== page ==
The Museum was opened in 1987 to showcase the vast collection of more than 70,000 works from the Laboratory of Anthropology.

Featured in the new Amy Bloch Wing is Here, Now and Always — the dramatic story of Native American presence in the Southwest. The 9,000-square-foot exhibition with more than 1,300 artifacts was collaboratively produced by Native American elders, artists, scholars, teachers, builders, writers, and museum professionals.

An annual Fiber Arts Festival, lectures and artist presentations are some of the events sponsored throughout the year at the Museum.

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New Mexico Museum of Natural History and Science

“...Permanent exhibits include an active walk-through volcano, realistic Ice Age cave, living forest and marine aquarium”

This Museum dramatically showcases New Mexico's rich legacy of prehistoric life. Beginning with the formation of the universe and ending with the present day, the Museum offers snapshots of what New Mexico was like millions of years ago, when dinosaurs roamed the Earth. Today, these fascinating animals abound at the Museum, starting with the life-sized sculptures of a Pentaceratops (a dinosaur found only in New Mexico) and an Albertosaurus welcoming guests outside the building.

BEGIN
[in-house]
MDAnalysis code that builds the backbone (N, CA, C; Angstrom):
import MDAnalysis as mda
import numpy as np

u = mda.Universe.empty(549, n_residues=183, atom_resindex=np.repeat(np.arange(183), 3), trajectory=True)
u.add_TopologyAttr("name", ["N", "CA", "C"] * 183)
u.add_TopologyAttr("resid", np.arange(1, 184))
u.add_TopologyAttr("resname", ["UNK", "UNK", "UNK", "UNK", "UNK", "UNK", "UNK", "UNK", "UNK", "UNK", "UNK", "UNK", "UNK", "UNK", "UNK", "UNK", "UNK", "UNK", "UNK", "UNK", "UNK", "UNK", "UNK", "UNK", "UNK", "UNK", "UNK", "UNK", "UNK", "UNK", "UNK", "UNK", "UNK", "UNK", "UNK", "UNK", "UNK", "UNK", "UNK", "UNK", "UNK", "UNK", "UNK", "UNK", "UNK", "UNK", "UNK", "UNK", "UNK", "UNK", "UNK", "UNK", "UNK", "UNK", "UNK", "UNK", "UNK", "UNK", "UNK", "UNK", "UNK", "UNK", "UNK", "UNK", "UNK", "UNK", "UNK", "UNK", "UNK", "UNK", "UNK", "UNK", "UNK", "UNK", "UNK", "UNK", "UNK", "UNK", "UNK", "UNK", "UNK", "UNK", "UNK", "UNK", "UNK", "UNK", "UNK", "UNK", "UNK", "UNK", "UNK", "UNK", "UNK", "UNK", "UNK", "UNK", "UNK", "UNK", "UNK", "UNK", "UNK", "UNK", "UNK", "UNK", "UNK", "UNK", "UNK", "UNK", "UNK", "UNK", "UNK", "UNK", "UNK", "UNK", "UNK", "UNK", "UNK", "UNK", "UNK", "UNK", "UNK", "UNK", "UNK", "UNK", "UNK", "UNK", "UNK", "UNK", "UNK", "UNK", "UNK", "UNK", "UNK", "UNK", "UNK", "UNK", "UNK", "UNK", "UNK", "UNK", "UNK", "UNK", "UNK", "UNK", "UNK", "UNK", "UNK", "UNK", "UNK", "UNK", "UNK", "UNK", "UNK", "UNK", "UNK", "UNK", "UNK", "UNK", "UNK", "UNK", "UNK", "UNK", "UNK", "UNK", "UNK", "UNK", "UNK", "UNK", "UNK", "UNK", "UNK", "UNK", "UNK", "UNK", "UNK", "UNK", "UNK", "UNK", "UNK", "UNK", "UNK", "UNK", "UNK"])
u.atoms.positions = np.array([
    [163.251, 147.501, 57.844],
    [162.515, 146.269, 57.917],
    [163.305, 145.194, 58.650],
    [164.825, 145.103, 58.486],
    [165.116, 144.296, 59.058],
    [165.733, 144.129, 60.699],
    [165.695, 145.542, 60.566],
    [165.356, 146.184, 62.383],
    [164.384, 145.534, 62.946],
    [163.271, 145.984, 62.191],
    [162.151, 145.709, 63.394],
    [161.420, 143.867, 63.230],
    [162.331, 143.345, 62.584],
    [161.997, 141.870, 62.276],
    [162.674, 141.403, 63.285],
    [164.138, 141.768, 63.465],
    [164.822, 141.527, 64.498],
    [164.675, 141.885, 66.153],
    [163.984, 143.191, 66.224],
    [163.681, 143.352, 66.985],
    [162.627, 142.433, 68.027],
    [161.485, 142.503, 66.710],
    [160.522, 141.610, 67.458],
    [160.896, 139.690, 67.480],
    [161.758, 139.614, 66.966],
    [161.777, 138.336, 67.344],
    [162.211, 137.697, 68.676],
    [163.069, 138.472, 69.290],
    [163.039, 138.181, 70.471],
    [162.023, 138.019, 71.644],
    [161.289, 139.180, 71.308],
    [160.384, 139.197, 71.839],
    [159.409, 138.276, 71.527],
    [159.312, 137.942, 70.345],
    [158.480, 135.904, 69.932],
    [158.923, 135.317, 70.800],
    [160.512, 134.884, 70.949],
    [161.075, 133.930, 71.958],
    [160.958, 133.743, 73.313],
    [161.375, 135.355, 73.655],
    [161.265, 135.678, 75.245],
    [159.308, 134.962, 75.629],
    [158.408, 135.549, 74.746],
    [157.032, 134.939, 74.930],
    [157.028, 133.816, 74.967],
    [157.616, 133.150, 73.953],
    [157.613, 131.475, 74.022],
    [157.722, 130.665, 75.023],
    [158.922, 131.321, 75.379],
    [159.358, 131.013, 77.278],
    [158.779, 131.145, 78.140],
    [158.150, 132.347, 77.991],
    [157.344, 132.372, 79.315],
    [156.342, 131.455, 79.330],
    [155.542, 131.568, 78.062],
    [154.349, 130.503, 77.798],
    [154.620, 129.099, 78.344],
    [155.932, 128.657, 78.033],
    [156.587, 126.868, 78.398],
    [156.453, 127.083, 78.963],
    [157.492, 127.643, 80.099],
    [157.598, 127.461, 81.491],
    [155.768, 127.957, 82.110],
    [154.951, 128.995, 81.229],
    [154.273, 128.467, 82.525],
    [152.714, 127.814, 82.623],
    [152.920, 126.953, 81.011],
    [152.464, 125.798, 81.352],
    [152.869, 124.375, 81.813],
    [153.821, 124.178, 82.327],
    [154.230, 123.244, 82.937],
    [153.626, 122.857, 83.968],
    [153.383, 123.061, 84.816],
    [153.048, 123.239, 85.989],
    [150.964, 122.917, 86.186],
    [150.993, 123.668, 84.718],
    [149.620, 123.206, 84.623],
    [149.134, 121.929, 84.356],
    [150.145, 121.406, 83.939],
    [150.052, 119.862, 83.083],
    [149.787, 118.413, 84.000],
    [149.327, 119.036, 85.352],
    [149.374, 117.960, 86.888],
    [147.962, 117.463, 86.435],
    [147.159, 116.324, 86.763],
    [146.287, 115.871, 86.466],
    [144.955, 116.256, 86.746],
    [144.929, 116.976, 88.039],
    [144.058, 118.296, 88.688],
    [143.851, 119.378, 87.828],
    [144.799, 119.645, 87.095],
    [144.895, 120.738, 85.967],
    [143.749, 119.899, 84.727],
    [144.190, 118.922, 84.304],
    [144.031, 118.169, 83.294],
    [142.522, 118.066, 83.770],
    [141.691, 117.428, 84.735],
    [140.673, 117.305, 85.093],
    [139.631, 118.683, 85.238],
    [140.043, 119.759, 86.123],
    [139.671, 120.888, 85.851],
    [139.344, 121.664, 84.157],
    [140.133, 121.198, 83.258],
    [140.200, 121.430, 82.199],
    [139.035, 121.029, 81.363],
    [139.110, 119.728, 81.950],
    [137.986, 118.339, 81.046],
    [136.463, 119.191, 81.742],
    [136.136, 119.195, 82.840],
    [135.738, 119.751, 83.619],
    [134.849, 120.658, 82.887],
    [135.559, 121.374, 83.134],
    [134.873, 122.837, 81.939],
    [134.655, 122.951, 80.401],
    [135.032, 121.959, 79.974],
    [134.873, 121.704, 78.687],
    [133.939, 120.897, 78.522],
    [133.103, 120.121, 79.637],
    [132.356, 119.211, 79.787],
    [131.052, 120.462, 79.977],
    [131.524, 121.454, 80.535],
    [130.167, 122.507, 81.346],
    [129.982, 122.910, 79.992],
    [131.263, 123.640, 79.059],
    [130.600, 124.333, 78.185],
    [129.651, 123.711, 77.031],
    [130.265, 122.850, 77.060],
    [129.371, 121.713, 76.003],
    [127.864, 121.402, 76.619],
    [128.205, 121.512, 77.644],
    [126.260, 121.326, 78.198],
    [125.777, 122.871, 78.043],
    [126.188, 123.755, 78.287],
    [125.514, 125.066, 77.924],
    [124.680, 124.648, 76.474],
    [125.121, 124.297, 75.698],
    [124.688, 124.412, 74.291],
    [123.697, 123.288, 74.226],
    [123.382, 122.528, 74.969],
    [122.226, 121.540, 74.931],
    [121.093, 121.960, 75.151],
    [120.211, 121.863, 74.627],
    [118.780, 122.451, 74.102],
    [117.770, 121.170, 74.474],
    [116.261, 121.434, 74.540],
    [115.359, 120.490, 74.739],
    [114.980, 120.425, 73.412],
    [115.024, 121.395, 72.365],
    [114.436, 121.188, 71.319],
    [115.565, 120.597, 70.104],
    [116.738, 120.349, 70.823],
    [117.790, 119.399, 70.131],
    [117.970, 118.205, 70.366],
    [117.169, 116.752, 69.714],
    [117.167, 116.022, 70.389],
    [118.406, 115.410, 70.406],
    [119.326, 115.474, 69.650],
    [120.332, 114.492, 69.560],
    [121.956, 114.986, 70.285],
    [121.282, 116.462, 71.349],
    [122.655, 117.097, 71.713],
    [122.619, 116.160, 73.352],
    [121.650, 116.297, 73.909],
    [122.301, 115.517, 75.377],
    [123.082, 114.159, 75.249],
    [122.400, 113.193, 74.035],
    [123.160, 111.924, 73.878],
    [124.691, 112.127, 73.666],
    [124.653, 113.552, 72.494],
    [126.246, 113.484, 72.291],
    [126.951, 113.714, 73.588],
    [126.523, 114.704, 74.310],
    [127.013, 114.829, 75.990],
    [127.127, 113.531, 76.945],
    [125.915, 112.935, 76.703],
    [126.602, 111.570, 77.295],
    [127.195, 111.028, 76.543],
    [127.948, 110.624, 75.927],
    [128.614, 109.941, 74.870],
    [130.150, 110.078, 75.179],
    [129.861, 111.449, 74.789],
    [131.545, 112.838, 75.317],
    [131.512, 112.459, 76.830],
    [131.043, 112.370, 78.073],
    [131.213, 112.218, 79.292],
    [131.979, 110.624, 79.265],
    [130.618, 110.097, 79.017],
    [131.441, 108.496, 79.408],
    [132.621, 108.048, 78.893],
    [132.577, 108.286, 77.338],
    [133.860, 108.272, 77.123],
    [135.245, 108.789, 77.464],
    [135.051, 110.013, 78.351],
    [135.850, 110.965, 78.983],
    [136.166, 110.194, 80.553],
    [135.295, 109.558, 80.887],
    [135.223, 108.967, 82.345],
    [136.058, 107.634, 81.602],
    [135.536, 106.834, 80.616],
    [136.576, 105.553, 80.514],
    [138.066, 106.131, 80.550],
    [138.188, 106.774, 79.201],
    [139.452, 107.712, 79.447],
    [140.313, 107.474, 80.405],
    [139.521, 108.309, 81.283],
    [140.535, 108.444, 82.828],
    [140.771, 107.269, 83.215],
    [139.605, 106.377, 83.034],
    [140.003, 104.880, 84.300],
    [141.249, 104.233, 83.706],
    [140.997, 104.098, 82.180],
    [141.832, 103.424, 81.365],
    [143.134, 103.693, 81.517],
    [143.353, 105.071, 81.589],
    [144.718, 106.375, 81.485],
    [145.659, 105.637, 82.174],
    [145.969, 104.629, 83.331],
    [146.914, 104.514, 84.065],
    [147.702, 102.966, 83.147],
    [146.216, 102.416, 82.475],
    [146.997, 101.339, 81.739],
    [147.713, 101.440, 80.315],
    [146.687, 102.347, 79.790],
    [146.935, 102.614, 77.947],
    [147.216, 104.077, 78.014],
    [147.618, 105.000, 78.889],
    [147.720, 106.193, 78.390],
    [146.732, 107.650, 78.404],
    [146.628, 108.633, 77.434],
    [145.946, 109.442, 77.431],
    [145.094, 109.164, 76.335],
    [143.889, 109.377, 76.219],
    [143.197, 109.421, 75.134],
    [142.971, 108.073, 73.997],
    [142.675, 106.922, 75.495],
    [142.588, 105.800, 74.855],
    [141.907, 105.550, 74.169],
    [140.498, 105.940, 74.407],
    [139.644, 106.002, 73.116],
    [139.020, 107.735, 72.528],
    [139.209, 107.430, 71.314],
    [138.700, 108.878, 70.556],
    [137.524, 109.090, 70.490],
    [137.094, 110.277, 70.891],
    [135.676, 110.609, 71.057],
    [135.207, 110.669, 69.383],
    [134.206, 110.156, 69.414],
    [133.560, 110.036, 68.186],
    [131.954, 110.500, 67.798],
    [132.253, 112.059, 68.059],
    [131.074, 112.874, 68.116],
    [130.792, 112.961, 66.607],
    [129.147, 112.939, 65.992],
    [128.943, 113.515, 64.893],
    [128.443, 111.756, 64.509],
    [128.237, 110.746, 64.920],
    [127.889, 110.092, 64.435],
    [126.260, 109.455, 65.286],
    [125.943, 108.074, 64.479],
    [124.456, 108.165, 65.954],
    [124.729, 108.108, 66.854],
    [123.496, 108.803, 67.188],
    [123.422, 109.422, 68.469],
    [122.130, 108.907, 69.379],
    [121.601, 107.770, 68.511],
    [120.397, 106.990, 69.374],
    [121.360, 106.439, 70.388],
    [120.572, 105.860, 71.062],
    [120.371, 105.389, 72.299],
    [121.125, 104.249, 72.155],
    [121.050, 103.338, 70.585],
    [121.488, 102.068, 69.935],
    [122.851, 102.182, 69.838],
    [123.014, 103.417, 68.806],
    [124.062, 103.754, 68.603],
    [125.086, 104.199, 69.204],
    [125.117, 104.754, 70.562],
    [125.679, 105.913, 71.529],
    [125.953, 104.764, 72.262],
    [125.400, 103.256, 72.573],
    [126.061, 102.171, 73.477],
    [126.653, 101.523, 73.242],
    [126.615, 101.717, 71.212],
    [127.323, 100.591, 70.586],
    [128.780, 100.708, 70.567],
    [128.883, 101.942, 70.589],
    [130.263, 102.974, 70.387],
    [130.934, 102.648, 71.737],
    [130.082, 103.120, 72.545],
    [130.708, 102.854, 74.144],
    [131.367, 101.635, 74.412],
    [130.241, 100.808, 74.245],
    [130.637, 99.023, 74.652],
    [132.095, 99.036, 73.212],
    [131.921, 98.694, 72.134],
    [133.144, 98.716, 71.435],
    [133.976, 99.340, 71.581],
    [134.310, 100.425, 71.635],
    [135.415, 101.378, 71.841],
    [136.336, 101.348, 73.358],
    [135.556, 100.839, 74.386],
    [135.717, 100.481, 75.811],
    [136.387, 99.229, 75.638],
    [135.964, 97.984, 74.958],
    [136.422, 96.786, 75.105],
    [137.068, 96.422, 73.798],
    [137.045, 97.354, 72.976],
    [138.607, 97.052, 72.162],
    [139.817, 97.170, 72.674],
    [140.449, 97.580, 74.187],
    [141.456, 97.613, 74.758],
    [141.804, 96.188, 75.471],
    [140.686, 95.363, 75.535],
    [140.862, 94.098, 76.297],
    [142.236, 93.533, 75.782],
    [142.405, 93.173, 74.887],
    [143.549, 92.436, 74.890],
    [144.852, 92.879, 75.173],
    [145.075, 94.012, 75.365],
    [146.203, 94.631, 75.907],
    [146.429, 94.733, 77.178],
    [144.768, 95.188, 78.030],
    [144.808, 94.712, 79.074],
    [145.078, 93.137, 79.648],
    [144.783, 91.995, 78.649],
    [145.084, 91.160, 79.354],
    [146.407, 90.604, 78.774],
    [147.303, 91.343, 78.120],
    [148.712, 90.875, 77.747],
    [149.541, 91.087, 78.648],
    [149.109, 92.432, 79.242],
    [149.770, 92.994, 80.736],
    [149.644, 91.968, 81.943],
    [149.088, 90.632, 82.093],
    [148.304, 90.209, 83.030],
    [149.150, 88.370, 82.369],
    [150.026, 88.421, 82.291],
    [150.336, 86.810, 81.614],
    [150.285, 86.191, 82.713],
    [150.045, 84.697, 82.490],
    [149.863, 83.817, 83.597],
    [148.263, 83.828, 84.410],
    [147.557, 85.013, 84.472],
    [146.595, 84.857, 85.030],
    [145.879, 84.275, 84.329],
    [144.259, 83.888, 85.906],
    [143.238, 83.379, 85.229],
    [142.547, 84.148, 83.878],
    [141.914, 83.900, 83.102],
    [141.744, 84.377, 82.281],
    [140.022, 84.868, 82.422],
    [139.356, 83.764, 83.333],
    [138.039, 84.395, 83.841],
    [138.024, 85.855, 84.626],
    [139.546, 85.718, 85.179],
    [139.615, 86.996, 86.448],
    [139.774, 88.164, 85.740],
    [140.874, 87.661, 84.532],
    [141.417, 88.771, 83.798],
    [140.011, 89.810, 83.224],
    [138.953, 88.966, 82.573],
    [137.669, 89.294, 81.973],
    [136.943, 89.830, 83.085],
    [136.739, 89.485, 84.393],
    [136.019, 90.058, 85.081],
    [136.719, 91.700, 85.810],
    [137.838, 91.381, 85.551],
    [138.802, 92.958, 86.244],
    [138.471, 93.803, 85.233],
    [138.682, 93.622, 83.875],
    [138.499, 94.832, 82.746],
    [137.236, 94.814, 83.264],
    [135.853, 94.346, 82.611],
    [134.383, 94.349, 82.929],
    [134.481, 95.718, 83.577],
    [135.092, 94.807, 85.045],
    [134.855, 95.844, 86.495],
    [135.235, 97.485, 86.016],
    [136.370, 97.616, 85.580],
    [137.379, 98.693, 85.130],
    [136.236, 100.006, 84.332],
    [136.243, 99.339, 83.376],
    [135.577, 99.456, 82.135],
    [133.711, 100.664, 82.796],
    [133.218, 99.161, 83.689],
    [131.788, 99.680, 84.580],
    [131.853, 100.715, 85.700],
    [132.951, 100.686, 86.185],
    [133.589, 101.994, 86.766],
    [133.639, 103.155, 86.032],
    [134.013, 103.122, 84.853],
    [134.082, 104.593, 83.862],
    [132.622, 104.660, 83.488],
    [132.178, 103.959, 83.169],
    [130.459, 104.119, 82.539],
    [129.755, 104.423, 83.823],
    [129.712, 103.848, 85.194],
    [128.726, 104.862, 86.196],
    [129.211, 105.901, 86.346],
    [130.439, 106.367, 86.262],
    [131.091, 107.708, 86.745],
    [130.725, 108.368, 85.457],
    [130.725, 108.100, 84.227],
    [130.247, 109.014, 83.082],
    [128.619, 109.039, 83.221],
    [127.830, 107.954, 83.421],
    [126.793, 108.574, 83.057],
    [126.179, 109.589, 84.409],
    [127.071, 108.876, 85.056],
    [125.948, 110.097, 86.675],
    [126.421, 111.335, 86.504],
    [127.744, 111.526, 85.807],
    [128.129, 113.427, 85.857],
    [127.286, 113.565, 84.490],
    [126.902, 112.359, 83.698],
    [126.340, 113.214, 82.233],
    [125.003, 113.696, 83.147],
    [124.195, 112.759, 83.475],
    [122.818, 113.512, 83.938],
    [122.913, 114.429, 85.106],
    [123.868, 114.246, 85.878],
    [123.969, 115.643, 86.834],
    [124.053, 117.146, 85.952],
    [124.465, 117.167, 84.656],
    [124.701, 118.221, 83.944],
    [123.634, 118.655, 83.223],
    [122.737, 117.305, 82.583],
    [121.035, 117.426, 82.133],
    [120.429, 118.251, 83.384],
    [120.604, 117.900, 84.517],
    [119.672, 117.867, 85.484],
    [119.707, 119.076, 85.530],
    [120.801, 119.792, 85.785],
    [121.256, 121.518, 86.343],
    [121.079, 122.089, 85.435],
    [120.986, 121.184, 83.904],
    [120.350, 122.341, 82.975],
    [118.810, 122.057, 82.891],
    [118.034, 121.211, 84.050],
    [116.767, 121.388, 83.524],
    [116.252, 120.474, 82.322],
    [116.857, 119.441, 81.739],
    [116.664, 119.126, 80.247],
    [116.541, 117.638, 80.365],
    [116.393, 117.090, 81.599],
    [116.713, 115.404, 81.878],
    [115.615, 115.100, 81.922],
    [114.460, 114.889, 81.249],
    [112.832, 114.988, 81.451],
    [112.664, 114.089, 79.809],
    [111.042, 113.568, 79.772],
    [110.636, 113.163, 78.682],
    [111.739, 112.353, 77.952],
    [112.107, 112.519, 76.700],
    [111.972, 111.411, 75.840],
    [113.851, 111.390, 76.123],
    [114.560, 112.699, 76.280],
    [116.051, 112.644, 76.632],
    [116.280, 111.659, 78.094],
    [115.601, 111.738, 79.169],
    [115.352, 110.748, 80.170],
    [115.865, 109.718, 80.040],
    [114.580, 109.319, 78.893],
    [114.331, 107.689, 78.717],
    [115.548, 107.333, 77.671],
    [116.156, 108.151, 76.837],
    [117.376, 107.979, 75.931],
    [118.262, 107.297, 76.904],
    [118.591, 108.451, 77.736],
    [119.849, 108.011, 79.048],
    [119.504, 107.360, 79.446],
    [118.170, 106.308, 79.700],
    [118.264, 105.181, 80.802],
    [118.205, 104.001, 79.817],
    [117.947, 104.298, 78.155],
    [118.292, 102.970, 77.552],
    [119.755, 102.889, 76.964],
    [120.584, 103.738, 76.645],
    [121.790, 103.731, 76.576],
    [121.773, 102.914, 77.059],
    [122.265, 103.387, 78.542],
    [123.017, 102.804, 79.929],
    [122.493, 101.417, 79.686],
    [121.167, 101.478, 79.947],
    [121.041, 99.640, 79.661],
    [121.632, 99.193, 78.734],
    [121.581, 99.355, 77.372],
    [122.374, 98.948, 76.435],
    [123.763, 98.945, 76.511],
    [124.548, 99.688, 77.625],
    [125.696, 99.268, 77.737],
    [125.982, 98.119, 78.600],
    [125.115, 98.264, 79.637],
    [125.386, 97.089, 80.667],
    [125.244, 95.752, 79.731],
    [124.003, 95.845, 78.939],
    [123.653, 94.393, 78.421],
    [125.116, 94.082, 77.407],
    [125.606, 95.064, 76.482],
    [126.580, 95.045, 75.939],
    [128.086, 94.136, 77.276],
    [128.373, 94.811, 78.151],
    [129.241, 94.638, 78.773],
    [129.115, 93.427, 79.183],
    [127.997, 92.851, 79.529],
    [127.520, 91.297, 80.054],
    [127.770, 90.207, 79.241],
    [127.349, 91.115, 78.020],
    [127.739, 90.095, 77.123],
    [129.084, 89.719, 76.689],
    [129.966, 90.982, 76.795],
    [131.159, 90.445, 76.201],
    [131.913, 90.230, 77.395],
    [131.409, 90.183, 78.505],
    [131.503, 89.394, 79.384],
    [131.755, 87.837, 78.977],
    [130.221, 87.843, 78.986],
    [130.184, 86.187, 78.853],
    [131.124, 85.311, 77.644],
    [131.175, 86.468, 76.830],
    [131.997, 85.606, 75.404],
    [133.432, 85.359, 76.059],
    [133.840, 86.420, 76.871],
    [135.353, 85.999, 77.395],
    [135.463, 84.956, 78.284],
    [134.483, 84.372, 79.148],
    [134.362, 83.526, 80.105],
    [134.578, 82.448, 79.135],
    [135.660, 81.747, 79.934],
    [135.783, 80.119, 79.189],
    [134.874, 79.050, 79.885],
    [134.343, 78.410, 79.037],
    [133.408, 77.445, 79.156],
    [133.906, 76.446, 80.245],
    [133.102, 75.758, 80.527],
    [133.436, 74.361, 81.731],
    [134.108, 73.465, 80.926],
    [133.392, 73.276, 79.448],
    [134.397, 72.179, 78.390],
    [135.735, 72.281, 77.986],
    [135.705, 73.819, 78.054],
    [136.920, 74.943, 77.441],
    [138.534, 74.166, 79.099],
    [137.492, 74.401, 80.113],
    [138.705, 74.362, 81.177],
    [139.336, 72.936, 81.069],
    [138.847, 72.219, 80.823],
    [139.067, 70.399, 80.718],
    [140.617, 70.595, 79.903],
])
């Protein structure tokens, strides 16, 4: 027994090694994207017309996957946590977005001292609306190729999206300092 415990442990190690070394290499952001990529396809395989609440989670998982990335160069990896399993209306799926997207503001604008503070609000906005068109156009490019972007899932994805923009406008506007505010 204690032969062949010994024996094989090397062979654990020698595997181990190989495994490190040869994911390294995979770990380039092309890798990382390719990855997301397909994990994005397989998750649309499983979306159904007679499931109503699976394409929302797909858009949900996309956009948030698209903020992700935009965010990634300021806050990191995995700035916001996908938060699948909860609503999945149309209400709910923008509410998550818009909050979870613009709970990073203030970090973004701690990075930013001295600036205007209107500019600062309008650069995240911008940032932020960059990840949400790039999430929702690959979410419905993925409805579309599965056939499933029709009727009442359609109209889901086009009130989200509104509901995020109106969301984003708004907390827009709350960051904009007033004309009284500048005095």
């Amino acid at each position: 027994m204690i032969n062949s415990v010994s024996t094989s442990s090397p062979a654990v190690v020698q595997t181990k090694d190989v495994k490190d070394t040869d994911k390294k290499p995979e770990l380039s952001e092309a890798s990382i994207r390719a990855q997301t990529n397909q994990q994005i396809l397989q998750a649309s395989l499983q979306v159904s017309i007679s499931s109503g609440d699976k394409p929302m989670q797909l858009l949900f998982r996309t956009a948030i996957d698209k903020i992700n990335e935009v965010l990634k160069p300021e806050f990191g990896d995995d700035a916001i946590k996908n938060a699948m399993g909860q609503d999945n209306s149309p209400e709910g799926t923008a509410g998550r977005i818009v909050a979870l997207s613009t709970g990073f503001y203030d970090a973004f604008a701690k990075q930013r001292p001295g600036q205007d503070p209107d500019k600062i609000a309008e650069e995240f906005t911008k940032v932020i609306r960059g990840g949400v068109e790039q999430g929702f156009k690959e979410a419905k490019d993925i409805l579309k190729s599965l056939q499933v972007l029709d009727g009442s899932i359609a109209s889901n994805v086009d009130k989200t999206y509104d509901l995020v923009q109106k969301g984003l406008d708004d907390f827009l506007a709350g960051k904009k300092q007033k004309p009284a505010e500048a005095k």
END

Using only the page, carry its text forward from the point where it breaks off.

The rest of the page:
The Museum welcomes more than 250,000 visitors each year, and its learning-and-fun approach to informal science education, coupled with its location in Albuquerque's tourist-friendly Old Town, make it the most-visited museum in the state.

Permanent exhibits include an active walk-through volcano, realistic Ice Age cave, living forest and marine aquarium, Startup: Albuquerque and the Personal Computer Revolution, and Extreme Screen DynaTheater.

The Museum also houses a state-of-the-art Planetarium, Observatory, and astronomy exhibition hall.

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New Mexico Museum of Space History

“...The Museum of Space History, a five-story golden cube nestled on the western slope of the Sacramento Mountains, mixes education with entertainment. ”

New Mexico – the ”Cradle of America’s Space Program” – offers a museum which celebrates mankind’s exploration of space, with a focus on New Mexico’s pivotal role in the U.S. space program. The museum and theater/planetarium complex are dedicated to the preservation and interpretation of the history, technology and science of space exploration.